At the end of my final quarter teaching at Coach Park’s, I gave my homeroom students an English dialect test. I was proud as the results revealed they spoke English like New Englanders. They knew how to colloquially say “no suh!”, “ayuh”, “wicked pissah”, and “can’t get theah from heah”. If you get an opportunity to work at Coach Park’s English Training Center, take it! The job requires a lot of work, but it is fun and the students are the best!
As fun as Korea was, I knew I couldn’t stay there forever. I was not a teacher. Some of my students corrected my spelling. I didn’t have a deep background in pedagogy, and at the end of the day, I didn’t like teaching. I had no problem getting up and singing karaoke, but when the students asked grammatical questions or about concepts of language, I was like, “ya just do! It is what it is, ya know?” And for people paying a $10,000 tuition for a six month course, my answers just weren’t good enough.
Career options after teaching English abroad
I wanted to stay in Korea, but I didn’t want to teach. So, I knew the only way to live and work in Korea and be happy would be to go back to the States and work on my intended goal of working for the federal government. I had met an American couple who were civilians employed by the U.S. Department of Defense. One worked in Human Resources for the U.S. Army at the Pyeong Taek base, and the other worked as an office administrator at the base’s daycare center. This was my way. I left Korea inspired by my students to apply myself and reach for my dreams, and by the American couple who found a way to work on the base as civilians. It was time to begin life after teaching English abroad.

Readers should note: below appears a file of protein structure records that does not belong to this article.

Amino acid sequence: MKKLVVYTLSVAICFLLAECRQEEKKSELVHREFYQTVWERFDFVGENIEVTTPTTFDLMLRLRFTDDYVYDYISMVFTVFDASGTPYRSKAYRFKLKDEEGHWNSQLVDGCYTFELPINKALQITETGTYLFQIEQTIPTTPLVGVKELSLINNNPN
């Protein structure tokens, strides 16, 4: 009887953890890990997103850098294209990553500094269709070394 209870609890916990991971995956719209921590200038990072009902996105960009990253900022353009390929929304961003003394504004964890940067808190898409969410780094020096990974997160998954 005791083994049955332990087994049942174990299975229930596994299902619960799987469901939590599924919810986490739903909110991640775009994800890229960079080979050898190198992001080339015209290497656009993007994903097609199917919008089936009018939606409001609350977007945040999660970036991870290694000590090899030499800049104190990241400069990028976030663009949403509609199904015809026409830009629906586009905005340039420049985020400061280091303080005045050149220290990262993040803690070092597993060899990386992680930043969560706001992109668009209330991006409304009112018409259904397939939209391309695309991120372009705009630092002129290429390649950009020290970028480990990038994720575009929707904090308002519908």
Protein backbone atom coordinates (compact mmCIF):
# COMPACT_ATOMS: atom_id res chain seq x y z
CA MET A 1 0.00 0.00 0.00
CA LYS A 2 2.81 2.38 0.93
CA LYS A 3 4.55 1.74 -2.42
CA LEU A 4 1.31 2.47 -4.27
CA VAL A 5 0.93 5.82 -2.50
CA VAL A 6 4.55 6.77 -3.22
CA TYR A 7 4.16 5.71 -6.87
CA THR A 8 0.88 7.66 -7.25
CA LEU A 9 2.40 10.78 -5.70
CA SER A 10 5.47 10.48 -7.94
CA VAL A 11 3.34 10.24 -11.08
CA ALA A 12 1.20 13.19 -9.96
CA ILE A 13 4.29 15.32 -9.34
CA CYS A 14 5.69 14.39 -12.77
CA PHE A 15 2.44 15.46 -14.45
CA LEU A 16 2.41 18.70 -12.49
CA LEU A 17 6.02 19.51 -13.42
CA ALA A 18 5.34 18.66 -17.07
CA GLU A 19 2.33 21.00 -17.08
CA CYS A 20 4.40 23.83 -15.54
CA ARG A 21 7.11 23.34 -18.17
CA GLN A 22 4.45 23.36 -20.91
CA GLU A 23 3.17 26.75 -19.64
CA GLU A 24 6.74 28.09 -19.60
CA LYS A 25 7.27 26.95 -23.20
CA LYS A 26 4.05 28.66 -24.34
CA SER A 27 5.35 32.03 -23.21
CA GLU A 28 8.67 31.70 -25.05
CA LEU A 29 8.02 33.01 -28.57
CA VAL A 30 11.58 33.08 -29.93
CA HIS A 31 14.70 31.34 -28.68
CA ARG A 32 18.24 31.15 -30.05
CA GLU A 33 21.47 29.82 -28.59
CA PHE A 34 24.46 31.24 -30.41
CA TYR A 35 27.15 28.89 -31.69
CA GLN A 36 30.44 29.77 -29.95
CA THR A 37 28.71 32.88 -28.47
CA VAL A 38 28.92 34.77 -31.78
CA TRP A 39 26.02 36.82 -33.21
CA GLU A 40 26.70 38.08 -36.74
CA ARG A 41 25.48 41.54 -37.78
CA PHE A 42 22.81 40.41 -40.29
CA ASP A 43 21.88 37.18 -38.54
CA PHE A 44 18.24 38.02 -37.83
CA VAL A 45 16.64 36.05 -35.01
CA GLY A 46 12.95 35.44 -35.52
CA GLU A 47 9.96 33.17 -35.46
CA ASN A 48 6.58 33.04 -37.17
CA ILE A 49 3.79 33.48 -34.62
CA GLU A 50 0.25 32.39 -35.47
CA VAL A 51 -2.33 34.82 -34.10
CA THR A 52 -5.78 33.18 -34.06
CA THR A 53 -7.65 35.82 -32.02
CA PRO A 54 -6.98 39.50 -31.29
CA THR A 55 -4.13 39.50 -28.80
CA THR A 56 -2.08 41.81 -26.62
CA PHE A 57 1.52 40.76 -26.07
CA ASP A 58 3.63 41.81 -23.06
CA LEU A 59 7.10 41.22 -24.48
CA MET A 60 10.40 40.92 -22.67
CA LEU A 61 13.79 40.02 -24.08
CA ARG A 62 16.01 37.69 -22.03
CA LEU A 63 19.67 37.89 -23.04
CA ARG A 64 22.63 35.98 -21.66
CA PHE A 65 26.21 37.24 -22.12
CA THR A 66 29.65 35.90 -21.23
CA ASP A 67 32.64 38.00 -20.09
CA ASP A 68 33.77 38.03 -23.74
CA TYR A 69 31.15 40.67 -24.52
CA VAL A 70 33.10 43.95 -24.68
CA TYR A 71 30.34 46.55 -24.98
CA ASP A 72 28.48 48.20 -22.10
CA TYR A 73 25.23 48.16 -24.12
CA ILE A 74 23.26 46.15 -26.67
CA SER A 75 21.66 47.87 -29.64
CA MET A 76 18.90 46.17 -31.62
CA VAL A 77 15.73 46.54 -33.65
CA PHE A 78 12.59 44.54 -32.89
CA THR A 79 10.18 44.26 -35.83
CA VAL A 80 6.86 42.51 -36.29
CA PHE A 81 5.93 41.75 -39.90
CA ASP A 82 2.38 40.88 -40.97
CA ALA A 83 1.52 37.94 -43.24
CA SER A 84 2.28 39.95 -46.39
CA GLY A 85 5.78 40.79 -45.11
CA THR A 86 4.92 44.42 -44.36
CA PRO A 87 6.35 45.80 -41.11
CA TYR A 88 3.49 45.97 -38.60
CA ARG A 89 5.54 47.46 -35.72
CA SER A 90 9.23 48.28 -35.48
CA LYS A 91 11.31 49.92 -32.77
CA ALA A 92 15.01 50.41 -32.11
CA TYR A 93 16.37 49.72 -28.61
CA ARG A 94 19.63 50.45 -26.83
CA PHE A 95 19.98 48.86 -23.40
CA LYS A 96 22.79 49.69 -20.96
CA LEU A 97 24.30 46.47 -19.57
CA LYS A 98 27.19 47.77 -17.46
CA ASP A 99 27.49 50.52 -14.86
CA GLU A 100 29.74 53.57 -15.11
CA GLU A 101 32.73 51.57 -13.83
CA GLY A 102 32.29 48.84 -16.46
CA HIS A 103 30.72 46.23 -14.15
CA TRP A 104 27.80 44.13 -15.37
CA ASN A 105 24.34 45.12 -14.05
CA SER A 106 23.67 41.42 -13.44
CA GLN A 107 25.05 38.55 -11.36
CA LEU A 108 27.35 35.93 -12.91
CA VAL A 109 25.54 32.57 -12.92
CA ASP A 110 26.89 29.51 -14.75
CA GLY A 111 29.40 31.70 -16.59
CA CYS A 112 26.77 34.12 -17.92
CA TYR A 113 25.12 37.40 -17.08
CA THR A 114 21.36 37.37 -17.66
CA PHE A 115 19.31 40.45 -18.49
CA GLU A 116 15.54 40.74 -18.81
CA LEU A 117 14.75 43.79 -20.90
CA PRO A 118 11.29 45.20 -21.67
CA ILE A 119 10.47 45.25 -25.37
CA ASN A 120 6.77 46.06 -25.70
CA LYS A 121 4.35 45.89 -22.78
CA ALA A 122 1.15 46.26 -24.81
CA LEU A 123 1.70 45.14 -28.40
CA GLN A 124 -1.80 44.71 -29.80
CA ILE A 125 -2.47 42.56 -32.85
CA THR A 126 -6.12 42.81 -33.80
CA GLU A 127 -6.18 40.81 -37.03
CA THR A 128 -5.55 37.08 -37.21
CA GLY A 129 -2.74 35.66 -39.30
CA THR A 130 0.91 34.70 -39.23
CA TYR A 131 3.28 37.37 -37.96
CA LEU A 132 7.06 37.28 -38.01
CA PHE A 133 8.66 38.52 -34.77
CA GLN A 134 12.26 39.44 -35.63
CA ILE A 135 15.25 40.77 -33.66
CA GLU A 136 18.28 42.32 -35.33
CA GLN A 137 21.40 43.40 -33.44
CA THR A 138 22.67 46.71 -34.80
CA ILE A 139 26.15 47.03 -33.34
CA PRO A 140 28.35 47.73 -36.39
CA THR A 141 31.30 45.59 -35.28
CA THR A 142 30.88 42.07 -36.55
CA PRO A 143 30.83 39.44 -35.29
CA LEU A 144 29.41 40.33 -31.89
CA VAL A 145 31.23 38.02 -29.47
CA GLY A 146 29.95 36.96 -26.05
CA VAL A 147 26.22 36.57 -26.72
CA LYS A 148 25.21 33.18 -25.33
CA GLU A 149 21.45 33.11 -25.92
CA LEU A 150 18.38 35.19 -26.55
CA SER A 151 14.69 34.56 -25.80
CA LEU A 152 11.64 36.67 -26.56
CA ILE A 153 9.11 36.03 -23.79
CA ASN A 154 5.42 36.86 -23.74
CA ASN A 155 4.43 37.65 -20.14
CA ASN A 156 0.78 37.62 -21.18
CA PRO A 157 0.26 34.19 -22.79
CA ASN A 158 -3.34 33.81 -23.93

After teaching English abroad: Dream educated
With this understanding, I returned to the States and immediately zonked out on TV and tabloids for three months! It was a cold New England winter, bleak and without opportunity. I had no car or phone, my friends had left my hometown and were entrenched in their careers. I felt like I didn’t know who I was or what I was doing. I felt a desire for greatness, but didn’t know where to start. Reality sank in. My life after teaching English abroad had begun.
I ended up returning to a retail job I had held part time one holiday season during my undergrad, and reconnected with a friend who, at the time, was pursuing her MBA. She encouraged me to get back on track with my dreams. Not realizing the plethora of degree options outside of an MBA, I started again down the road of business school.
Developing my skills
My dream required fluency in maths and technical skills, concepts not strongly emphasized in my undergrad courses. In Korea I had recognized my academic deficiency and, taking note from my students, began to self-study. While in Korea, I spend my week-day evenings in study cafes to self-study math and economics on the Khan Academy website. My students inspired me to become a better student. Once stateside, I took this practice and enrolled at the community college, taking macro and micro econ, statistics, and business writing. I knew I would have to prove my technical and math skills in order to qualify for a quality grad school program.